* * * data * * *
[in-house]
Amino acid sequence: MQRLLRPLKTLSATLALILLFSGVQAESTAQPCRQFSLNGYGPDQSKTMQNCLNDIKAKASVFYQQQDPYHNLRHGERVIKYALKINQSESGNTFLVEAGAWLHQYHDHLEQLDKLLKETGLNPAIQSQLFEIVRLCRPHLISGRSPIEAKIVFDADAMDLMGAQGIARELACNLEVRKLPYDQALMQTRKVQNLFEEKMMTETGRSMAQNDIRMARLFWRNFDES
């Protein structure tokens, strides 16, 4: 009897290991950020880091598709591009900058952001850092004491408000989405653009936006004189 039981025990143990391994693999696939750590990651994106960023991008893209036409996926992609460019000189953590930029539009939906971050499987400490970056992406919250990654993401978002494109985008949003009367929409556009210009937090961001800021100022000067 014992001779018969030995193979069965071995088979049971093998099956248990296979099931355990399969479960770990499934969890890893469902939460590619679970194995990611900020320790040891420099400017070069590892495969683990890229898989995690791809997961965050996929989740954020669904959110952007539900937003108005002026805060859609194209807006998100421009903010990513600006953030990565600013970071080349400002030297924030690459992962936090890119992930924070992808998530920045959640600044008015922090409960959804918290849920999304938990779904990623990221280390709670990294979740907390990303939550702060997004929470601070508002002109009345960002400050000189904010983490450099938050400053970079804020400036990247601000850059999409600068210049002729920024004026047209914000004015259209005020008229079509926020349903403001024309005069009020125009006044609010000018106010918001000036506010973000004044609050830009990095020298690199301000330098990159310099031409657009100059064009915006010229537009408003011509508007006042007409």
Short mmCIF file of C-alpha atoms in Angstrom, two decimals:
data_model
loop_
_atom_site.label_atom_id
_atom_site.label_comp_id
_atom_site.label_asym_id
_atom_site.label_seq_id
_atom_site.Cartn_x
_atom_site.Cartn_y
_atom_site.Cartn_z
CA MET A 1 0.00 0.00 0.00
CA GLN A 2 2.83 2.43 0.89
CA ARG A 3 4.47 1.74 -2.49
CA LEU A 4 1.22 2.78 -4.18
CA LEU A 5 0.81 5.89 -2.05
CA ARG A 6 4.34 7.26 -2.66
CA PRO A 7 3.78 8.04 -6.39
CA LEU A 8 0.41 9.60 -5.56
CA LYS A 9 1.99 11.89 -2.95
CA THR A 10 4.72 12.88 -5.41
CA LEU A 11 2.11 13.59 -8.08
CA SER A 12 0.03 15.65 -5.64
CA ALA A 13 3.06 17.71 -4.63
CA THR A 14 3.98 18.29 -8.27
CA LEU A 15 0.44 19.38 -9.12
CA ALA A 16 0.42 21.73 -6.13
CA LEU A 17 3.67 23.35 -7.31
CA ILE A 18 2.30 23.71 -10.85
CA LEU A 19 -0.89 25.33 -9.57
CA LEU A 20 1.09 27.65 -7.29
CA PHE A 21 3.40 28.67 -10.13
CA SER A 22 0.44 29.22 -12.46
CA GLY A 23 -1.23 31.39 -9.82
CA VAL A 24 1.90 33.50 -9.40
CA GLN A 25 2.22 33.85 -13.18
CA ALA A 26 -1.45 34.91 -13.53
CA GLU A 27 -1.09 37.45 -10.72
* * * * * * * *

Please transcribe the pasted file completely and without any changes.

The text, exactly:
[in-house]
Amino acid sequence: MQRLLRPLKTLSATLALILLFSGVQAESTAQPCRQFSLNGYGPDQSKTMQNCLNDIKAKASVFYQQQDPYHNLRHGERVIKYALKINQSESGNTFLVEAGAWLHQYHDHLEQLDKLLKETGLNPAIQSQLFEIVRLCRPHLISGRSPIEAKIVFDADAMDLMGAQGIARELACNLEVRKLPYDQALMQTRKVQNLFEEKMMTETGRSMAQNDIRMARLFWRNFDES
């Protein structure tokens, strides 16, 4: 009897290991950020880091598709591009900058952001850092004491408000989405653009936006004189 039981025990143990391994693999696939750590990651994106960023991008893209036409996926992609460019000189953590930029539009939906971050499987400490970056992406919250990654993401978002494109985008949003009367929409556009210009937090961001800021100022000067 014992001779018969030995193979069965071995088979049971093998099956248990296979099931355990399969479960770990499934969890890893469902939460590619679970194995990611900020320790040891420099400017070069590892495969683990890229898989995690791809997961965050996929989740954020669904959110952007539900937003108005002026805060859609194209807006998100421009903010990513600006953030990565600013970071080349400002030297924030690459992962936090890119992930924070992808998530920045959640600044008015922090409960959804918290849920999304938990779904990623990221280390709670990294979740907390990303939550702060997004929470601070508002002109009345960002400050000189904010983490450099938050400053970079804020400036990247601000850059999409600068210049002729920024004026047209914000004015259209005020008229079509926020349903403001024309005069009020125009006044609010000018106010918001000036506010973000004044609050830009990095020298690199301000330098990159310099031409657009100059064009915006010229537009408003011509508007006042007409």
Short mmCIF file of C-alpha atoms in Angstrom, two decimals:
data_model
loop_
_atom_site.label_atom_id
_atom_site.label_comp_id
_atom_site.label_asym_id
_atom_site.label_seq_id
_atom_site.Cartn_x
_atom_site.Cartn_y
_atom_site.Cartn_z
CA MET A 1 0.00 0.00 0.00
CA GLN A 2 2.83 2.43 0.89
CA ARG A 3 4.47 1.74 -2.49
CA LEU A 4 1.22 2.78 -4.18
CA LEU A 5 0.81 5.89 -2.05
CA ARG A 6 4.34 7.26 -2.66
CA PRO A 7 3.78 8.04 -6.39
CA LEU A 8 0.41 9.60 -5.56
CA LYS A 9 1.99 11.89 -2.95
CA THR A 10 4.72 12.88 -5.41
CA LEU A 11 2.11 13.59 -8.08
CA SER A 12 0.03 15.65 -5.64
CA ALA A 13 3.06 17.71 -4.63
CA THR A 14 3.98 18.29 -8.27
CA LEU A 15 0.44 19.38 -9.12
CA ALA A 16 0.42 21.73 -6.13
CA LEU A 17 3.67 23.35 -7.31
CA ILE A 18 2.30 23.71 -10.85
CA LEU A 19 -0.89 25.33 -9.57
CA LEU A 20 1.09 27.65 -7.29
CA PHE A 21 3.40 28.67 -10.13
CA SER A 22 0.44 29.22 -12.46
CA GLY A 23 -1.23 31.39 -9.82
CA VAL A 24 1.90 33.50 -9.40
CA GLN A 25 2.22 33.85 -13.18
CA ALA A 26 -1.45 34.91 -13.53
CA GLU A 27 -1.09 37.45 -10.72